Wall Street lower as investors weigh rising North Korea tensions

US sent two bombers to Korea this week: official

Asian stocks steadied and US Treasury bond prices fell slightly on Thursday as the risk aversion triggered by the latest flare up of tensions between the United States and North Korea began to settle.

The Dow Jones Industrial Average fell 36.64 points, or 0.17 percent, to end at 22,048.7, the S&P 500 lost 0.9 point, or 0.04 percent, to 2,474.02 and the Nasdaq Composite dropped 18.13 points, or 0.28 percent, to 6,352.33.

All the 11 major S&P indexed were lower, with technology sector's 0.62 percent leading the decliners.

The Nasdaq lost 2.1% to 6,216.87.

KOREA JITTERS: With President Donald Trump warning North Korea of "fire and fury", investors have become concerned that the war of words between Washington and Pyongyang could escalate.

In the United Kingdom, gold mining stocks Randgold Resource and Fresnillo were among the few to gain - up 2.8% and 4.9%.

Gold was the big victor Wednesday as stocks pared back to moderate losses and Walt Disney (DIS) dragged on the Dow, while Netflix (NFLX) and Priceline Group (PCLN) hindered the Nasdaq and retailers took some brutal hits after reporting second-quarter results.

All three major equity benchmarks stumbled firmly lower on Thursday, with the trifecta of indexes on track to fall in three consecutive sessions in unison for the first time since mid April amid a persistent war of words between the US and North Korea.

Numerous large defense stocks have already rallied based on expectations for an improved outlook for USA defense spending under the Trump administration.

The Japanese yen strengthened 0.08 percent versus the greenback at 110.00 per dollar.

MARKETS OVERSEAS: In Europe, Germany's DAX fell 1.1 percent, while France's CAC 40 slid 1.4 percent. The index has fallen to its lowest intraday level in well over a month. Lockheed Martin, Raytheon, General Dynamics and Northrop Grumman all rose and the Dow Jones U.S. defense index was up 1.6 percent after hitting a record high. Also, the figures and forecasts of vehicle rental company Avis were disappointing and that share trimmed 10 percent.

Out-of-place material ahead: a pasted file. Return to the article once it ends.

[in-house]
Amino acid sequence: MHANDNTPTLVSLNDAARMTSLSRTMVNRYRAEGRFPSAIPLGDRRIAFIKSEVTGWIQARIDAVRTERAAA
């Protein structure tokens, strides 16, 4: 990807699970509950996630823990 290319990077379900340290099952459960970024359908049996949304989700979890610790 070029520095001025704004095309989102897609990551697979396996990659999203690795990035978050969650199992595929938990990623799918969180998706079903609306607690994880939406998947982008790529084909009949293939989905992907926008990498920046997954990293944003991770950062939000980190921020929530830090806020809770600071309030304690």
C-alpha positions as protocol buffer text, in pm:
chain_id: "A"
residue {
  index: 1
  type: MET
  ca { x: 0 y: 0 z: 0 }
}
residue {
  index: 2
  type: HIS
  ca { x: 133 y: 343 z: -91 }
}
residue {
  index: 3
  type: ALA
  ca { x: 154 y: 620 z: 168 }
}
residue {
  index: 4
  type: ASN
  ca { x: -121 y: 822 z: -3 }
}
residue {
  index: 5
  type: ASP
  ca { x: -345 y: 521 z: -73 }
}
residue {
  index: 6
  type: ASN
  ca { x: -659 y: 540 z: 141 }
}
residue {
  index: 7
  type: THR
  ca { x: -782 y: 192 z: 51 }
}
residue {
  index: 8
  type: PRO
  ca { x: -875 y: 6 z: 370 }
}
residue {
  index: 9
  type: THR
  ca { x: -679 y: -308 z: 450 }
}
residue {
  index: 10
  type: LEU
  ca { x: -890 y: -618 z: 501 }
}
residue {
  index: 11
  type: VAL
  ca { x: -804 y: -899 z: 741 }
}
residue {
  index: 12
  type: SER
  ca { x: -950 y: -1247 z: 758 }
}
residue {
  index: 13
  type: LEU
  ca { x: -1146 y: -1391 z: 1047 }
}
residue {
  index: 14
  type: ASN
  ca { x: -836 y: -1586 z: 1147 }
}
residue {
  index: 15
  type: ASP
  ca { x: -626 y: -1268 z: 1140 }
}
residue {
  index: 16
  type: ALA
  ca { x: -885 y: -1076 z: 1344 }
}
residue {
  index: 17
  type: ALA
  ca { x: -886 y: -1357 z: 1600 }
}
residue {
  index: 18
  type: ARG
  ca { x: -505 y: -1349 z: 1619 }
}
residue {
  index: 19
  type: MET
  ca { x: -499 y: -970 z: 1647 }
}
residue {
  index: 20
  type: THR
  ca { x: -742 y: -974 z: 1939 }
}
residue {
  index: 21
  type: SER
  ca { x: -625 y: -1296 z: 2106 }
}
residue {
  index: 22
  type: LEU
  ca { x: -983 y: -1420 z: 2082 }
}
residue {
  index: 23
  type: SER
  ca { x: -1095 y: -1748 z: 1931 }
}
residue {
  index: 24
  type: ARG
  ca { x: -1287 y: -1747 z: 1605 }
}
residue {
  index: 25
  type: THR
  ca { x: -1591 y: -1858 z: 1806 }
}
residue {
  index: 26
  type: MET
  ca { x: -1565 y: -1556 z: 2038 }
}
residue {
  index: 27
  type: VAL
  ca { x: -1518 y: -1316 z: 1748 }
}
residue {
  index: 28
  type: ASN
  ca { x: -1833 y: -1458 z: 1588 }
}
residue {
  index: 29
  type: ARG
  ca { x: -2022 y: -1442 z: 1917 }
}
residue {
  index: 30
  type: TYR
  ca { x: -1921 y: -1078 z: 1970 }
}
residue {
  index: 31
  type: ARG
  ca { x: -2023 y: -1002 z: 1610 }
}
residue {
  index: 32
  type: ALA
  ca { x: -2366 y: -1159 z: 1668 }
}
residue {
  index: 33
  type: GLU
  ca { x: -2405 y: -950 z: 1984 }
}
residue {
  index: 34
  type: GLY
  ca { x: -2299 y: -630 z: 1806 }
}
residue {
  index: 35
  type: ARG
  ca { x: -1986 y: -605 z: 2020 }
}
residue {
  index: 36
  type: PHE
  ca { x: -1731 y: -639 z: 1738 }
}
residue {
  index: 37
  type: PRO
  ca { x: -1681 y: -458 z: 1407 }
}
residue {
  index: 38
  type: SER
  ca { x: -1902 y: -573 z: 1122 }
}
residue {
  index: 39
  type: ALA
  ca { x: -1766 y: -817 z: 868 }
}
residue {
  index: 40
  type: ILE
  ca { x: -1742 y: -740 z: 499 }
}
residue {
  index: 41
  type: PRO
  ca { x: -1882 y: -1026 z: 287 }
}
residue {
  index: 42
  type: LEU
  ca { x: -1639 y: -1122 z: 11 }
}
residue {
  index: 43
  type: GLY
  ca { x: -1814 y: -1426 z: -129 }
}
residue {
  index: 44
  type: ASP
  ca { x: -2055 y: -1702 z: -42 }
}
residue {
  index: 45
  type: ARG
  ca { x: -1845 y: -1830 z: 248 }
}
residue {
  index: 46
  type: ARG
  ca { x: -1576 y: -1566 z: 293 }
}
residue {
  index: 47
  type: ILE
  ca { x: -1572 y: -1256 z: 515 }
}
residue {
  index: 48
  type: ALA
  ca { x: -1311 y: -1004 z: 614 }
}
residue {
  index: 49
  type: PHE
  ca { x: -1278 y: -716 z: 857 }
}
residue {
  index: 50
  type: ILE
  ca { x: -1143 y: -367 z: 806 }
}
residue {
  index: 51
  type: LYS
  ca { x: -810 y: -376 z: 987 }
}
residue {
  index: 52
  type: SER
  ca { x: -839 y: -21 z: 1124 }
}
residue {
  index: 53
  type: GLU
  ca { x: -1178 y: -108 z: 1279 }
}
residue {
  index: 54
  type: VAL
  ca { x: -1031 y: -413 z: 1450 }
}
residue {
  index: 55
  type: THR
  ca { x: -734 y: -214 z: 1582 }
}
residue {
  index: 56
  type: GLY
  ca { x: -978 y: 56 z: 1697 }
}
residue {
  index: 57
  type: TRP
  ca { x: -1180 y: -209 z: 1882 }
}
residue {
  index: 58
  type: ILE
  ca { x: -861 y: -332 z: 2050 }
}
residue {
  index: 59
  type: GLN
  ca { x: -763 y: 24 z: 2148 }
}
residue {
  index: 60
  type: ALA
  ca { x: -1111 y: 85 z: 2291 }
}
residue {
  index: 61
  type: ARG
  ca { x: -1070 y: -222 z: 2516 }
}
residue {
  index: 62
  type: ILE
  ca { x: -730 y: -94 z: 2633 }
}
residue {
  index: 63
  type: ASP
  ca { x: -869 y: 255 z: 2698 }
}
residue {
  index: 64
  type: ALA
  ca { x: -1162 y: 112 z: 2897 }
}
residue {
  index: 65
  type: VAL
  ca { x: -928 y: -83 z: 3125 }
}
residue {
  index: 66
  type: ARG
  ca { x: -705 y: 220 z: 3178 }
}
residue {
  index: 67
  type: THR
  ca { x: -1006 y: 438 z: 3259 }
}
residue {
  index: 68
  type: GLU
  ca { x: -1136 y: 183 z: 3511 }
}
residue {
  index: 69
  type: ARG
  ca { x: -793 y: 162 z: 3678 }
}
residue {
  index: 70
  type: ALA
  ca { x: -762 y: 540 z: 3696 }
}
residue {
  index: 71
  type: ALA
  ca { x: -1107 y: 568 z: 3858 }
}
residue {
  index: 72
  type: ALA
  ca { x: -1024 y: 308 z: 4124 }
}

Investors reacted by driving up the price of gold and bonds, traditional safe investments. Silver also rose, gaining 43 cents, or 2.6 percent, to $16.82 an ounce.

ENERGY: Benchmark U.S. crude lost 23 cents to $48.94 per barrel in electronic trading on the New York Mercantile Exchange. The euro edged down to $1.1726 from $1.1751.

The pan-European STOXX 600 was down 0.7% at closing, France's CAC 40 fell 1.4% after a vehicle hit a group of soldiers in Paris in what is thought to have been a deliberate act, and a fall in bond yields saw Germany's DAX down 1.1%. Brent crude, used to price worldwide oils, gave up 29 cents to $51.85 in London. Gold settled up 1.4% at $1,256.40 an ounce, then rose almost 2% - to almost $1,283 - after Wednesday's settlement.

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